We’ve been chatting a lot this week about JVB Moto and it’s founder Jens Vom Brauck. Style is of course subjective but there’s not a single person I’ve talked to who doesn’t agree that Jens’ customs are bang on the money. I’ve blabbed on about my fondness for JVB kits (as fitted to my XSR700 here) and as far as I am aware Jens is the only builder to successfully manufacture a range of customer-fit parts for the Yamaha Yard Built program that are available in any meaningful quantity. This is clearly a BMW but the philosophy is the same – use traditional model making techniques and modern 3D scanning technology to produce bolt-on facelifts for the most popular bikes in the current custom scene.
Every man and his dog has had a stab at the R nineT, some dramatic, some wildly ostentatious and some really slick. This is JVB’s second Beemer project (first here) and it most definitely falls into the latter category. The signature fork gaitors give the game away but even without the stickers and matt blue paint it’s obviously a JVB build.
The seat unit, air intake and front mudguard began life as lumps of automotive modelling clay before being scanned to provide machined reference moulds for the GRP laying. And no, there’s no pillion provision here. Jens’ bikes tend to be for enjoying solo which, with the more aggressive seat angle and forward seating position it’s less of a stretch to the new LSL clipons.
Carbon fibre wheel covers combine with the near slick Pirelli Diablo Supercorsa tyres for a retro-futuristic look which I think looks ace. The keyboard jockeys will have a field day predicting certain death by crosswind but I don’t care. I had a solid wheel on my neon pink Specialized Hard Rock in 1990 and Chas Davies ran one on his Ducati 1199 a couple of years back – we both looked cool, fact!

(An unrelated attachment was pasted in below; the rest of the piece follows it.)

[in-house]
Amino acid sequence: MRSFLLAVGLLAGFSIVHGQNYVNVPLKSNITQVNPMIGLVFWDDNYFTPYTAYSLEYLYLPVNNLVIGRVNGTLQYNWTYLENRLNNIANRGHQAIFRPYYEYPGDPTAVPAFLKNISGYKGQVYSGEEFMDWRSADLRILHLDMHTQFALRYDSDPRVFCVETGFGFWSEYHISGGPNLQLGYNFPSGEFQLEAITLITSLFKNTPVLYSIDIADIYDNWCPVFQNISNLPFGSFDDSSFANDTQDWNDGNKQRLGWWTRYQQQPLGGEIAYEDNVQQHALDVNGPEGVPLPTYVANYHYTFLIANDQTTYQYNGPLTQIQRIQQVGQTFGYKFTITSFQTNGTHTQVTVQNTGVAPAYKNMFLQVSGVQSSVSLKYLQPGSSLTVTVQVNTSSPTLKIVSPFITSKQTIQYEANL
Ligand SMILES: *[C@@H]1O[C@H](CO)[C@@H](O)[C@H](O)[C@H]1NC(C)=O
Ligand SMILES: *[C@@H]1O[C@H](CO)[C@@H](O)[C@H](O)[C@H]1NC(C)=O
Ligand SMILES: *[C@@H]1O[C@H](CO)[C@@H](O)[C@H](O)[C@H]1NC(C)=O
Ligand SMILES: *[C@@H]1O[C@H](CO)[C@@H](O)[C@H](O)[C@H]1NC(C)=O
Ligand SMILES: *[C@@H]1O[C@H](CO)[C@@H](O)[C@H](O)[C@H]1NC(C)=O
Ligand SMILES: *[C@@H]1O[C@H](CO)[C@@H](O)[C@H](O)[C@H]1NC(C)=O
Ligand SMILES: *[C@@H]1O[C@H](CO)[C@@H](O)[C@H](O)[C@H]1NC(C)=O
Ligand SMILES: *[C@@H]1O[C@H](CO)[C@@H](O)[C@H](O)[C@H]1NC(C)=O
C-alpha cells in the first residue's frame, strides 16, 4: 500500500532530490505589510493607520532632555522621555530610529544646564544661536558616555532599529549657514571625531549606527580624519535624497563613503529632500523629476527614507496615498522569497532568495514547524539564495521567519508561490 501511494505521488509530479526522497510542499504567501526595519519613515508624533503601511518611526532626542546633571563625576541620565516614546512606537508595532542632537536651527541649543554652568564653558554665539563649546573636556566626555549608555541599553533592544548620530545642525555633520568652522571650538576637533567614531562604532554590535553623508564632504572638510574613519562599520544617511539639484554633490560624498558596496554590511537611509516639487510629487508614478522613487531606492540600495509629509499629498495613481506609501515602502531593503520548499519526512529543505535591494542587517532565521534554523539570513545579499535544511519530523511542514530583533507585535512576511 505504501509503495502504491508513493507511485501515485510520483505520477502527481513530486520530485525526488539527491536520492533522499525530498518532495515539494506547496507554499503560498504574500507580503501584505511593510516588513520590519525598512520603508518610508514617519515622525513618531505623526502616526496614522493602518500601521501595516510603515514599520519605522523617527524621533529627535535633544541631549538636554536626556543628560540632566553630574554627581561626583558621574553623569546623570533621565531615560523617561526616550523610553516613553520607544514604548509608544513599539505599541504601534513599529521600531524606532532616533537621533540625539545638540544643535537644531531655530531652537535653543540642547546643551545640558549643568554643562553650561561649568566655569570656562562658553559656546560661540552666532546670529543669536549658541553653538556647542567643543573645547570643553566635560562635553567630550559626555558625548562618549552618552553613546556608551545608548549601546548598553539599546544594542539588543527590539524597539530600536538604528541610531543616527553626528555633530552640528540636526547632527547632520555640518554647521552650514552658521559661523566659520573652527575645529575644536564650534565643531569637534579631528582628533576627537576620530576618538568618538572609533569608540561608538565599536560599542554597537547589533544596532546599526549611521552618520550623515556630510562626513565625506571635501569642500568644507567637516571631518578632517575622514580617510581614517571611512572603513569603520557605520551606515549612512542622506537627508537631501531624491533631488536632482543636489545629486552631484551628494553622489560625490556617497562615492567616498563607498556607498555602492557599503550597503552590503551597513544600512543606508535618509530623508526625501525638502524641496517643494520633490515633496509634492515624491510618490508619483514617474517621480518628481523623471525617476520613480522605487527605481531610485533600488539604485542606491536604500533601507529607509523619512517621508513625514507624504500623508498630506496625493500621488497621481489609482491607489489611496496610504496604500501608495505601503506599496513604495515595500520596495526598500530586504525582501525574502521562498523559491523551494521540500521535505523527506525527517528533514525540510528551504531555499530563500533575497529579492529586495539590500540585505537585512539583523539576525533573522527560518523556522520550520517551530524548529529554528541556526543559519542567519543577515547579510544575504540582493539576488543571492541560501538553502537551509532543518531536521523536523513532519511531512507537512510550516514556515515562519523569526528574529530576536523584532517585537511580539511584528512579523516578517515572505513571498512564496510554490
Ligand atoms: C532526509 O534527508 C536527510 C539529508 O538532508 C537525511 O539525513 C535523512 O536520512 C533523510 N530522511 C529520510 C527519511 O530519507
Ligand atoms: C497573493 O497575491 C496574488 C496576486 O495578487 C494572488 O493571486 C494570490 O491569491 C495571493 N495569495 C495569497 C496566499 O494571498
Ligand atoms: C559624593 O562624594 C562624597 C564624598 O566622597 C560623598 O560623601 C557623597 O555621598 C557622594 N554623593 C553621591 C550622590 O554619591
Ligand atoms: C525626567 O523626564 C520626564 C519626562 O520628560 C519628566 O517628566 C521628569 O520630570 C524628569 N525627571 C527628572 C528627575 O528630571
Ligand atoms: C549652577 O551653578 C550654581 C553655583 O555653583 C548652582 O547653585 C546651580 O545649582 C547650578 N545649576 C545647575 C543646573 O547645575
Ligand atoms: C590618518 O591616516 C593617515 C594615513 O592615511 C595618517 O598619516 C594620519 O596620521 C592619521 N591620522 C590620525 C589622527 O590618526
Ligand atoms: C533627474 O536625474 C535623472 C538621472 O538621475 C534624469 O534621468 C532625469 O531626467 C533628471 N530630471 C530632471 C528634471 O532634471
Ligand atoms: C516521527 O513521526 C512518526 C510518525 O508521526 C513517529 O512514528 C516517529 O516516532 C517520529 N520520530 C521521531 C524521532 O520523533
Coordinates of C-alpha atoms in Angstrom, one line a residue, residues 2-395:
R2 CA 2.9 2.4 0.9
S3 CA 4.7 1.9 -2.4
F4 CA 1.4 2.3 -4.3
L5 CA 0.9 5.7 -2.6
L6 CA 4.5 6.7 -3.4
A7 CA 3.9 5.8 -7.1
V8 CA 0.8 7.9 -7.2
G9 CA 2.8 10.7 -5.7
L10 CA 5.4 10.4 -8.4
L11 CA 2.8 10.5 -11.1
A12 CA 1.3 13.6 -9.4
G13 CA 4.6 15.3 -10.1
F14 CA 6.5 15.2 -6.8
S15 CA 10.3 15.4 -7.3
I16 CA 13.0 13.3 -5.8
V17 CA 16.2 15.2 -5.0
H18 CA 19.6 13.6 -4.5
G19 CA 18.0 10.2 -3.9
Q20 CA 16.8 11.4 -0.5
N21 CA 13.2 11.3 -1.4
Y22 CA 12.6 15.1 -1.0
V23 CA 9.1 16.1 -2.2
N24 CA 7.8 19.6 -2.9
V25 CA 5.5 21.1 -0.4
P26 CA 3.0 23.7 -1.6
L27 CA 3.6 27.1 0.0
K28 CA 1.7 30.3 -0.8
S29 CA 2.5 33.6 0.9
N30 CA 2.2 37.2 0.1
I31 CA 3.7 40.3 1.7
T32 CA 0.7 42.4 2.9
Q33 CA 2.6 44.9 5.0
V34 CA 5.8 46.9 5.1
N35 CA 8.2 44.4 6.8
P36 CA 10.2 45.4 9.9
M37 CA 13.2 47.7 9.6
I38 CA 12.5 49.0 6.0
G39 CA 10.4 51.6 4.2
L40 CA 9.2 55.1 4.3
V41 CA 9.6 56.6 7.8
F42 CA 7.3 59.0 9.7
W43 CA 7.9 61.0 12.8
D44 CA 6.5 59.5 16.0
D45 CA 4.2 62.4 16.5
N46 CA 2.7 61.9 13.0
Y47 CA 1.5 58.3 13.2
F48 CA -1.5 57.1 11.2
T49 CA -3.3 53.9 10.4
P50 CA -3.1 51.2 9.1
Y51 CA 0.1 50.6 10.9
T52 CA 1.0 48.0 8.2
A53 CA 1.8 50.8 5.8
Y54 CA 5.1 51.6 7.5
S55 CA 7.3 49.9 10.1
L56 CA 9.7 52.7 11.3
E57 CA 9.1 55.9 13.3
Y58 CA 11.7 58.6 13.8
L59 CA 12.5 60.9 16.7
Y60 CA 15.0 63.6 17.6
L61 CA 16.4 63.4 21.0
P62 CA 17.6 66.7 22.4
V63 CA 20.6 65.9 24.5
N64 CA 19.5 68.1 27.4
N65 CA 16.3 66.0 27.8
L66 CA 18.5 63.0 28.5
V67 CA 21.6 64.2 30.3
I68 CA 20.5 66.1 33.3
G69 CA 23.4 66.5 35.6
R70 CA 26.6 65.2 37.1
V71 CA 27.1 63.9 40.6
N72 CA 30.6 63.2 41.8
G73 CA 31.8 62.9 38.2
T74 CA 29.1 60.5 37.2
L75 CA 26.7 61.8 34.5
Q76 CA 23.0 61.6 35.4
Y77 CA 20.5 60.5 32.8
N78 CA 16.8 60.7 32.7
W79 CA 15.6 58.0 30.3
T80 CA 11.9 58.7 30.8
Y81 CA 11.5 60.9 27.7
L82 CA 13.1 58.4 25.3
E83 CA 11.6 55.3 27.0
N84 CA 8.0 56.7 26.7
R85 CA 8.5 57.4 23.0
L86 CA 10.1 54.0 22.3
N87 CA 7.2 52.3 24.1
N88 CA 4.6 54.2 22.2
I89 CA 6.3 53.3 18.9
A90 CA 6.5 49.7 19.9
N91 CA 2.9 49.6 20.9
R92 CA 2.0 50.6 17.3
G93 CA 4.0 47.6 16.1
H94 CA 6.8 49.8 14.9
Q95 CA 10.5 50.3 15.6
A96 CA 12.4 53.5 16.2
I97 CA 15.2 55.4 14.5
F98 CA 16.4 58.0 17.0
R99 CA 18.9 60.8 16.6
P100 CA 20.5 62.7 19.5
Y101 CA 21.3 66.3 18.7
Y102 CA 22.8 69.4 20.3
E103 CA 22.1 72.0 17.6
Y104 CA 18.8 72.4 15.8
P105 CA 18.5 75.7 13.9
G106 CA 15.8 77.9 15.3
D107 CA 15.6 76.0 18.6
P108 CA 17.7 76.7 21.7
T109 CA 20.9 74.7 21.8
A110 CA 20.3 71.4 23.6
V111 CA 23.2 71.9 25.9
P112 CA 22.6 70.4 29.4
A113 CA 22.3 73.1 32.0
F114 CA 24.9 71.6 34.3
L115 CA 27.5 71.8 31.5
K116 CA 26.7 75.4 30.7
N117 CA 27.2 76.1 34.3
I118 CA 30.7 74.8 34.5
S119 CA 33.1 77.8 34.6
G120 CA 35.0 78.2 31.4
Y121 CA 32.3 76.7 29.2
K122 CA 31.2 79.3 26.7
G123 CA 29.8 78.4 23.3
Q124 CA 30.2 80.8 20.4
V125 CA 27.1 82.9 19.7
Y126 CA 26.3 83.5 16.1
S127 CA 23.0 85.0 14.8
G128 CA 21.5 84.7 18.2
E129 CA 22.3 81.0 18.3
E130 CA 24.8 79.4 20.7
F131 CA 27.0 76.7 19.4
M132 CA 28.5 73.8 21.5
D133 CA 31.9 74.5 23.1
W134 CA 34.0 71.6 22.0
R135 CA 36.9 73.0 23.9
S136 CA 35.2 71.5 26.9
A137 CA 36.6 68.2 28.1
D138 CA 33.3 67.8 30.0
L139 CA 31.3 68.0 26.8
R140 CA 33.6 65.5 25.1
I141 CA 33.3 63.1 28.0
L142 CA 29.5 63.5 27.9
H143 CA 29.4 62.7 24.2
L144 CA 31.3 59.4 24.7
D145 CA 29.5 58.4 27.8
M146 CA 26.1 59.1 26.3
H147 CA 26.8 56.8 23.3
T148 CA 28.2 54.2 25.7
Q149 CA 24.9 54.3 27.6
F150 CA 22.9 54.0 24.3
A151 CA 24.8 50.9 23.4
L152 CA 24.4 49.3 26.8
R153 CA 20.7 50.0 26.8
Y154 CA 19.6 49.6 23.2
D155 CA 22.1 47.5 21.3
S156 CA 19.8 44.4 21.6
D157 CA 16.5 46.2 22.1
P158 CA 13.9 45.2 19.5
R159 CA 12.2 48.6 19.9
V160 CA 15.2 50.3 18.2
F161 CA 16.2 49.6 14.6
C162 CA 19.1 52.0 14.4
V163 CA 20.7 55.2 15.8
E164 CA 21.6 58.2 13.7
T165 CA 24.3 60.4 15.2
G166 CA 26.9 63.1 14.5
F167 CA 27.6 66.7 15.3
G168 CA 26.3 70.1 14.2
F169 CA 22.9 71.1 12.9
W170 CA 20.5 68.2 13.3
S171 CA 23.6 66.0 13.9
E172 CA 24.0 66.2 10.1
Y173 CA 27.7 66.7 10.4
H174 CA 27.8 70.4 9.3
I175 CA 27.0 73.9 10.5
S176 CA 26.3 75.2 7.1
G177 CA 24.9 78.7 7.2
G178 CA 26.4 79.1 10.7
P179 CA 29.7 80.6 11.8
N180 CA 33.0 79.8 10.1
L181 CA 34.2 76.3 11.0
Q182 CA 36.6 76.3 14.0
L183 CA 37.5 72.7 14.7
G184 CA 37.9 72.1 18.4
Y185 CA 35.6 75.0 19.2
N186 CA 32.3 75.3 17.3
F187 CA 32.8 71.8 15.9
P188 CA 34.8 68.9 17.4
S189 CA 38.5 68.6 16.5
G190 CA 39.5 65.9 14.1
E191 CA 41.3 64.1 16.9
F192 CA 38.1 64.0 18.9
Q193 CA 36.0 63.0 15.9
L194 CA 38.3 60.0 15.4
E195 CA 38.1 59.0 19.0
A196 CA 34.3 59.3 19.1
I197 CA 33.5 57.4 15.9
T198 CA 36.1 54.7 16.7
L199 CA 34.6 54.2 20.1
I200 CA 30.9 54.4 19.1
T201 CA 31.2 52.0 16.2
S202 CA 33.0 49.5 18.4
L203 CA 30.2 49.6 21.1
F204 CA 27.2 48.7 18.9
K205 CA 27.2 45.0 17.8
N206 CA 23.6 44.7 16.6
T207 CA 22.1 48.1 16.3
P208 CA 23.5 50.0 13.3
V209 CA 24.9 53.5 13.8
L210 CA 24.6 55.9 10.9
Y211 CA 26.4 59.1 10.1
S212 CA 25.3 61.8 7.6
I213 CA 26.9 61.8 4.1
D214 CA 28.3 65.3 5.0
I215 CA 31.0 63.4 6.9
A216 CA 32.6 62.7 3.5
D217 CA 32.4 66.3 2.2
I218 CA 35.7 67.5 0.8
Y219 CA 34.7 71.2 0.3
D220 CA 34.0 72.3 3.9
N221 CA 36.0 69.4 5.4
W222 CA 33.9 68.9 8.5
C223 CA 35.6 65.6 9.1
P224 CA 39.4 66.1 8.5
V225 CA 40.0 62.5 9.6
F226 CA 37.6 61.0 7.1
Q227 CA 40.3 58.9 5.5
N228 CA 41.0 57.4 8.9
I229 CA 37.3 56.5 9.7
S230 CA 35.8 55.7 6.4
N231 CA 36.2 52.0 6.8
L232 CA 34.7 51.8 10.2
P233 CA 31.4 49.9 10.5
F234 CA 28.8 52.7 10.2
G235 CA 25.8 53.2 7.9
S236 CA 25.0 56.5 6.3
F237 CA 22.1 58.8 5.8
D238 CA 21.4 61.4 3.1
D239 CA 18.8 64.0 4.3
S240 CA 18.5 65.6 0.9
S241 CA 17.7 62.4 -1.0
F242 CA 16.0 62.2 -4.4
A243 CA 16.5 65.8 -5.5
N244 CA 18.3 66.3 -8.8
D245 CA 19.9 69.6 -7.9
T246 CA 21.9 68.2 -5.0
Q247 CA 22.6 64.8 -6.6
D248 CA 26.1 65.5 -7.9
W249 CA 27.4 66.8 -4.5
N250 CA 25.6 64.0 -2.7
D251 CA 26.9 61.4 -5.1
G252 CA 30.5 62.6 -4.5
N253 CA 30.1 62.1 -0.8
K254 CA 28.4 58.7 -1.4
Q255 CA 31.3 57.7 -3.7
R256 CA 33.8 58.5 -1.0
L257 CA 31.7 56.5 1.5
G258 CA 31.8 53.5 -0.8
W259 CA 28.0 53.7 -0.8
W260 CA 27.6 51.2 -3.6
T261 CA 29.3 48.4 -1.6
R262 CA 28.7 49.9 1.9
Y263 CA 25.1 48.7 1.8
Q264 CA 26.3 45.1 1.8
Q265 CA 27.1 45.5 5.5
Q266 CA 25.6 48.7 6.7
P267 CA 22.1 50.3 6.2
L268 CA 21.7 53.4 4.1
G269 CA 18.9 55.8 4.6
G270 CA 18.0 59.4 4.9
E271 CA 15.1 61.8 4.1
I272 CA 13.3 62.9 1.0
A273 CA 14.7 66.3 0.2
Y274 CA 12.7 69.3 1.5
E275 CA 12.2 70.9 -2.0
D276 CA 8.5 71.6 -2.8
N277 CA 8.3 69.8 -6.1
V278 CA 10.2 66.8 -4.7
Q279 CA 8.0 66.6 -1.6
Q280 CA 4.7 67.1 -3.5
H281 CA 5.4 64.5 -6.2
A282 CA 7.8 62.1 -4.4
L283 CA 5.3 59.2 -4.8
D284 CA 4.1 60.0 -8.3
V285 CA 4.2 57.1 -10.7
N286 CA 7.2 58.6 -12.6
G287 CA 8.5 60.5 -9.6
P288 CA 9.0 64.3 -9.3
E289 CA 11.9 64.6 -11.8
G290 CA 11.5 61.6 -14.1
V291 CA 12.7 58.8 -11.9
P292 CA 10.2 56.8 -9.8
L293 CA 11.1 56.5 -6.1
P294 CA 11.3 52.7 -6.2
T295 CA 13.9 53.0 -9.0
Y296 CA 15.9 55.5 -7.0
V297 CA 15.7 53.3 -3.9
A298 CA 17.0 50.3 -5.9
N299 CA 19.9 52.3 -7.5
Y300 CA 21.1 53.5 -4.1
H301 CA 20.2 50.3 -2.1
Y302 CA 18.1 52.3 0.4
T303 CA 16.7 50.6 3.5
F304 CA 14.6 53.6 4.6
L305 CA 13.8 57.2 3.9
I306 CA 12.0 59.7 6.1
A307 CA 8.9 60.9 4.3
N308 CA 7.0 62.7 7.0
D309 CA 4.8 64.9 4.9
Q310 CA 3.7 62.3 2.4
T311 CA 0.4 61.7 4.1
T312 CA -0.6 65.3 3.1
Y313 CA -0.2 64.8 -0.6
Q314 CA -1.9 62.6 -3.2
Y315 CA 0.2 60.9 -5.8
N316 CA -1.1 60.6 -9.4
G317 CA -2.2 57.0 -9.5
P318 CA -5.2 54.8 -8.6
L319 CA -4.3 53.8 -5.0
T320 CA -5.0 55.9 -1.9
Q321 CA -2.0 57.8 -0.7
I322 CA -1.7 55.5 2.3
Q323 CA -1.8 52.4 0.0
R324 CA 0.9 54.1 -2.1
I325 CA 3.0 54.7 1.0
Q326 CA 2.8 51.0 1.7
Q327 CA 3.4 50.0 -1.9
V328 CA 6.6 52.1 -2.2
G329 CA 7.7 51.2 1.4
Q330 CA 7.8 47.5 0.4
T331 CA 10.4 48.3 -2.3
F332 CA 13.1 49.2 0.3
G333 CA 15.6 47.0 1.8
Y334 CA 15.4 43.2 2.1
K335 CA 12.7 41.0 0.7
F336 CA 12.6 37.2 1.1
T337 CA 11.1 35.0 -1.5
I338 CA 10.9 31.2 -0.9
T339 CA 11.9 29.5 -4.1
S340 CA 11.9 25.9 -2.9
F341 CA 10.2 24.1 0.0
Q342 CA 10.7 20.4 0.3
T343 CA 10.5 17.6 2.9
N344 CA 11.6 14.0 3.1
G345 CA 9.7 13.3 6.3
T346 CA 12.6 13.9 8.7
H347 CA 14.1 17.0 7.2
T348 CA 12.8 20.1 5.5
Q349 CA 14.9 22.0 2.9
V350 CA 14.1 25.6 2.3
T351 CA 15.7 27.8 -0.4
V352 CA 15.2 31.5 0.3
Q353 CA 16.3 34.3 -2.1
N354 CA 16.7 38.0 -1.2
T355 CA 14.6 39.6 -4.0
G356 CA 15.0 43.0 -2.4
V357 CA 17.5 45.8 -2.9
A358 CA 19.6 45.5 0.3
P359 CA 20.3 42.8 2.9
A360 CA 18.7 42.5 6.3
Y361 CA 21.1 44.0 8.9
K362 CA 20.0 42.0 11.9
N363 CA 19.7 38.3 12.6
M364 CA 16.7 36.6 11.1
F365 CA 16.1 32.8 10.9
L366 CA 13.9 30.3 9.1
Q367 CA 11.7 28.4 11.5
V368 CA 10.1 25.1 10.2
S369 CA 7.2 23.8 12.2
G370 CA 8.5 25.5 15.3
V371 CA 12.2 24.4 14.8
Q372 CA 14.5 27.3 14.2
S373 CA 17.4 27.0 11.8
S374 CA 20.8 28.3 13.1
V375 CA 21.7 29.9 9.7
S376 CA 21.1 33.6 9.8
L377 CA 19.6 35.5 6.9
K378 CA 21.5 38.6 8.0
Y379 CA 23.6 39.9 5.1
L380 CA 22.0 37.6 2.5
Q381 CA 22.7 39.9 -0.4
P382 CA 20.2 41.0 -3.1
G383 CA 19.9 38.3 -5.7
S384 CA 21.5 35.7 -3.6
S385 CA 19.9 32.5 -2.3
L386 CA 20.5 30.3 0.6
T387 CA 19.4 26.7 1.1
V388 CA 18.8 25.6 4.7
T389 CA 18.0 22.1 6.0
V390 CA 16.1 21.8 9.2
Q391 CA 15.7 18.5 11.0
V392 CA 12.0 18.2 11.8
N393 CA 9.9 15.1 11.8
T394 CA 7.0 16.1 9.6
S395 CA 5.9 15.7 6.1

The fairing is the standard BMW part but with the baby blue paint in an eggshell finish it looks less pointy than on the original Racer model. Mounted within is an E-marked headlight with LED DRL (daytime running light) which is completely plug-and-play courtesy of a fitting kit and wiring loom to connect to the Beemer’s complex CAN-bus harness. Dinky indicators held by CNC-folded brackets under the lever perches on the handlebars and matching pair at the rear are both barely visible when switched off, very neat.
Jens’ pipe partner of choice has, for a while now, been Italian outfit Arrow and the simple single can used here looks sophisticated and, with a tweak, bolts to the OE headers and underslung collector. And we all know how good that engine sounds uncorked. The textured rocker covers must add a few more horsepower too.
Nothing radical, nothing fancy. Simply a considered nip and tuck that not only highlights what an absolutely cracking job BMW’s designers did in the first place but also that Jens’s subtle style shines through no matter which donor bike he works on.
The kit is available to order online via JVB’s retail partner Kedo. Check here for prices and details.